A US Food and Drug Administration advisory committee review of two Acrotech Biopharma LLC accelerated approval drugs with long-overdue confirmatory trial requirements may provide the clearest insight yet into how the Oncology Center of Excellence interprets the “due diligence” requirement for such studies and how sponsors’ planning and implementation strategies may factor into this determination.
The Oncologic Drugs Advisory Committee on 16 November will not only review Acrotech’s current confirmatory trial plan for the peripheral T-cell lymphoma drugs Folotyn (pralatrexate) and Beleodaq (belinostat), but it also will discuss issues contributing to delayed confirmatory trials in general and proactive steps sponsors should take to ensure such studies are completed in a timely matter.
Over the past three years, OCE has been focused on cleaning up ongoing accelerated approvals that lack confirmation of clinical benefit, either for “dangling” approvals when confirmatory trials fail or “delinquent” approvals where confirmatory trials are delayed or never completed.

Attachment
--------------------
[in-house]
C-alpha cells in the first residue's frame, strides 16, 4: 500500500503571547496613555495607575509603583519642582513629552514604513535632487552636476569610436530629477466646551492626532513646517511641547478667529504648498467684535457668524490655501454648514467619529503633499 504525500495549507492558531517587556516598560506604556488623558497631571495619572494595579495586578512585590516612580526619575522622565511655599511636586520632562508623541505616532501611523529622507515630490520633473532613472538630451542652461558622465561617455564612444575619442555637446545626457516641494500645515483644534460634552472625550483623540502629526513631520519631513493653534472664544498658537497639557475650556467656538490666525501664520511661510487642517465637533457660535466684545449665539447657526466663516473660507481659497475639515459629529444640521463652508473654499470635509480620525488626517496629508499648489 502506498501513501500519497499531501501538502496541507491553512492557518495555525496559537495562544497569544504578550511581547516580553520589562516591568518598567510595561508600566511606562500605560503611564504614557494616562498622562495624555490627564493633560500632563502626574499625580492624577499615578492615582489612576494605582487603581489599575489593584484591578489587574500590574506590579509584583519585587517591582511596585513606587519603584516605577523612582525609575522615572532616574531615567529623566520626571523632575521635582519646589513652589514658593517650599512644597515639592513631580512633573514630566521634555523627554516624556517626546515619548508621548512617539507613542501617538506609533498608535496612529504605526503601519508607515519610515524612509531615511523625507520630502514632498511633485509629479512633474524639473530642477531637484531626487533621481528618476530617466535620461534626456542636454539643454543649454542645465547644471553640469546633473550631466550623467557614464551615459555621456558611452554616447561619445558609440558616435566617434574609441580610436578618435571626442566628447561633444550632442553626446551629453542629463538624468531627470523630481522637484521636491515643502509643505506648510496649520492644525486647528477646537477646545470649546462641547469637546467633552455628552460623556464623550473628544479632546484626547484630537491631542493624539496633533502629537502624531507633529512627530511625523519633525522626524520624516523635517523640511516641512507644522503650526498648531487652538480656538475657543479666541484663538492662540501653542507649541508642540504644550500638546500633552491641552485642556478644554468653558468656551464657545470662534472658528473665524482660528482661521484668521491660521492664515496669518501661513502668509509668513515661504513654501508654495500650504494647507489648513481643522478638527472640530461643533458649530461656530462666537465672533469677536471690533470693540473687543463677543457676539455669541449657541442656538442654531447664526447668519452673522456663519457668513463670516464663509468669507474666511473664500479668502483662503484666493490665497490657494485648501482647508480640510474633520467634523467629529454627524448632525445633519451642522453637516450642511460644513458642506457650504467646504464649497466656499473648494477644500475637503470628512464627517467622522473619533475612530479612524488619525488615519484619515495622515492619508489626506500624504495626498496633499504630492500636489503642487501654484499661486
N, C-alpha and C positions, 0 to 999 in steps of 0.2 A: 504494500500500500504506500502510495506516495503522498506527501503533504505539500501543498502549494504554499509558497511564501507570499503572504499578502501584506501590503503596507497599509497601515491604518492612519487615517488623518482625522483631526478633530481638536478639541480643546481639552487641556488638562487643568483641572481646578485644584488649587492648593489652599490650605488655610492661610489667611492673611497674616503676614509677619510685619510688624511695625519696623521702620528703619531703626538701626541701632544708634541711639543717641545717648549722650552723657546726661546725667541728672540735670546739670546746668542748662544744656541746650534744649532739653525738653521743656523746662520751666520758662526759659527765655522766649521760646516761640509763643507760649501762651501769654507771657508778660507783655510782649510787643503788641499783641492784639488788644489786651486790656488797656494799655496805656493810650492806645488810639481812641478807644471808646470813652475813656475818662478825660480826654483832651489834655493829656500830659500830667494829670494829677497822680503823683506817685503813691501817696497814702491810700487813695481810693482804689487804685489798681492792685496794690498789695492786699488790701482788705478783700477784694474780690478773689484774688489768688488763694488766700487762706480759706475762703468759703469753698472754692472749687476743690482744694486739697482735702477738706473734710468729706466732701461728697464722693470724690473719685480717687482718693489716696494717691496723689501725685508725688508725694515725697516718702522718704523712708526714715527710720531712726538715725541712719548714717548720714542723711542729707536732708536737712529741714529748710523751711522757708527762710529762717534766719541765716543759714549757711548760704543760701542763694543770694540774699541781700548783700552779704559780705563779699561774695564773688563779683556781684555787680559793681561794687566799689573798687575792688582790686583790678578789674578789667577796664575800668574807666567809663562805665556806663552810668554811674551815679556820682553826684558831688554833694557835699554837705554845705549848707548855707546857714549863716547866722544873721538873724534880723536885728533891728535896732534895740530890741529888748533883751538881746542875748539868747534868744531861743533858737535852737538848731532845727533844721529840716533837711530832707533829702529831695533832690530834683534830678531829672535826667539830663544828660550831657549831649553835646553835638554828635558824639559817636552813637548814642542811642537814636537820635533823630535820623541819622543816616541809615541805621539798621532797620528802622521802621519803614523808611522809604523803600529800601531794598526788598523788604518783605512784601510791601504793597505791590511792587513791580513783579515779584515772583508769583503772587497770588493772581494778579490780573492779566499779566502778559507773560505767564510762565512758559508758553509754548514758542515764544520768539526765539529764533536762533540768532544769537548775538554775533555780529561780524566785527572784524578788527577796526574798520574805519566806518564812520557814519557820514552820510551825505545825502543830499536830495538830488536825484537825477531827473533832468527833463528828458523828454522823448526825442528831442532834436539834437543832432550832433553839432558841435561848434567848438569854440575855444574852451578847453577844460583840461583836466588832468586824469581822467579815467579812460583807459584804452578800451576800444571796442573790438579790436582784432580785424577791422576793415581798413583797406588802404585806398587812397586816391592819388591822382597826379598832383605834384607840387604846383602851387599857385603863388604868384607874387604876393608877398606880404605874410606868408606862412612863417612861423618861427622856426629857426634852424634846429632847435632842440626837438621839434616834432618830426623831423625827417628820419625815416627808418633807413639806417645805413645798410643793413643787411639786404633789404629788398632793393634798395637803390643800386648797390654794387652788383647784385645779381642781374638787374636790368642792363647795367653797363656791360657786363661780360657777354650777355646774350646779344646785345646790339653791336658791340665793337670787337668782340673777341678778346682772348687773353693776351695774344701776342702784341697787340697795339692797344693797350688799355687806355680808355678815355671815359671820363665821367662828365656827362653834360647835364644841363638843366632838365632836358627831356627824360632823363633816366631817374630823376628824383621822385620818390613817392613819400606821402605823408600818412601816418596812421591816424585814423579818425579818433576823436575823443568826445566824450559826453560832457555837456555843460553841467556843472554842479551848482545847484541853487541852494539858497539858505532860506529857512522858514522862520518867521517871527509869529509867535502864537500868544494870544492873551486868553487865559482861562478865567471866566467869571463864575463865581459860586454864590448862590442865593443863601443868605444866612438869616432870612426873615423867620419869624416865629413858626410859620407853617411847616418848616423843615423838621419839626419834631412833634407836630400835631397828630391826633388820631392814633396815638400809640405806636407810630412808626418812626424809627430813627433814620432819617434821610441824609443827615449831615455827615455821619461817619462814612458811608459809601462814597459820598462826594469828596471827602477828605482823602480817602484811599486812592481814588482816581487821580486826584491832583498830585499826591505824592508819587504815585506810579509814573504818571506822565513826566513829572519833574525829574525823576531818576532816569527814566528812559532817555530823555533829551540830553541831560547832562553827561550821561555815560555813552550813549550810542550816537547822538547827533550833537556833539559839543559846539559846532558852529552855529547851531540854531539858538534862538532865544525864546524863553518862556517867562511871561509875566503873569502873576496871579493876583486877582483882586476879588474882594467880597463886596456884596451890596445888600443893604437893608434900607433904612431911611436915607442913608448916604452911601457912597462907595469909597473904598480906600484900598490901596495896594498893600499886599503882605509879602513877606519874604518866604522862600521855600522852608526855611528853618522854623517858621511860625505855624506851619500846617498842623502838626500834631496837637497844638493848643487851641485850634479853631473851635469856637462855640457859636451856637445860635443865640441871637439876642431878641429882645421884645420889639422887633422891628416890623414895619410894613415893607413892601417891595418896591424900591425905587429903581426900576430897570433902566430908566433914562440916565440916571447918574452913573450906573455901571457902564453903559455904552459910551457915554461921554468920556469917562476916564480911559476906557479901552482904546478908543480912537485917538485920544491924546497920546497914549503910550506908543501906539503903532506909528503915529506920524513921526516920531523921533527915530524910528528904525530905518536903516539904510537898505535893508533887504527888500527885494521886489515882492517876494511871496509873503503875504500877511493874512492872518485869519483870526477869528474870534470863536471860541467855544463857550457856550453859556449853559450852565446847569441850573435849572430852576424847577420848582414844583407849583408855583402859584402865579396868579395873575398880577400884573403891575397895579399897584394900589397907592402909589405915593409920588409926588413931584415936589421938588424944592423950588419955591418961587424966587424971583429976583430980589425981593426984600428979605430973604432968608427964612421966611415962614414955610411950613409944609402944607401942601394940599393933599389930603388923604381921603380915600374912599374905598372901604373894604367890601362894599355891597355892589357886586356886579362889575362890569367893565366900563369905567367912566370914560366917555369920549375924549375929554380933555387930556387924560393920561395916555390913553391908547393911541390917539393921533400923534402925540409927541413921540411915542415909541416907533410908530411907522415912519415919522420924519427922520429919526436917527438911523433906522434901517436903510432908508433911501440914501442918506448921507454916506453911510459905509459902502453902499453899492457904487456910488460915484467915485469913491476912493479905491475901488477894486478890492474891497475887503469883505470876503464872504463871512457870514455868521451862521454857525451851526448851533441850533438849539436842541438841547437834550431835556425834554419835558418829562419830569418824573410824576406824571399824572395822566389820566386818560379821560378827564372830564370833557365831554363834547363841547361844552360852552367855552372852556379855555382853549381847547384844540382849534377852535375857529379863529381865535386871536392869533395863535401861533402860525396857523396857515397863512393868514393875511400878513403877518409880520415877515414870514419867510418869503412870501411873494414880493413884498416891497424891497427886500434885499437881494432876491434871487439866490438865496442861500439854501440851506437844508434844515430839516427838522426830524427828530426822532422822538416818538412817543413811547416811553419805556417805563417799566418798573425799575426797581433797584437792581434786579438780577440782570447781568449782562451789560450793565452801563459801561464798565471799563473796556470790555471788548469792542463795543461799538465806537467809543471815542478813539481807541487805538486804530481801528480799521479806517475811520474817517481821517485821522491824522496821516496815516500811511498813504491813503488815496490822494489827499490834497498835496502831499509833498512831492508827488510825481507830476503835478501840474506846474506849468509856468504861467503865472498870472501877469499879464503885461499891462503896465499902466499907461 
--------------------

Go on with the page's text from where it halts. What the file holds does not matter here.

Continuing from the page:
With the ODAC meeting on pralatrexate and belinostat, OCE is now shifting the focus to what it means to conduct a confirmatory trial with due diligence.
This issue has taken on heightened attention with a provision in the Food and Drug Omnibus Reform Act signed into law in December 2022. Under FDORA, failure to conduct an accelerated approval postmarketing study with due diligence is a new prohibited act under the Food, Drug and Cosmetic Act. (Also see “Accelerated Approval Drug Promotions Run Risk Of Overstating Efficacy, Understating Safety” – Pink Sheet, 13 Nov, 2023.)
Target Completion Time 2-4 Years After Approval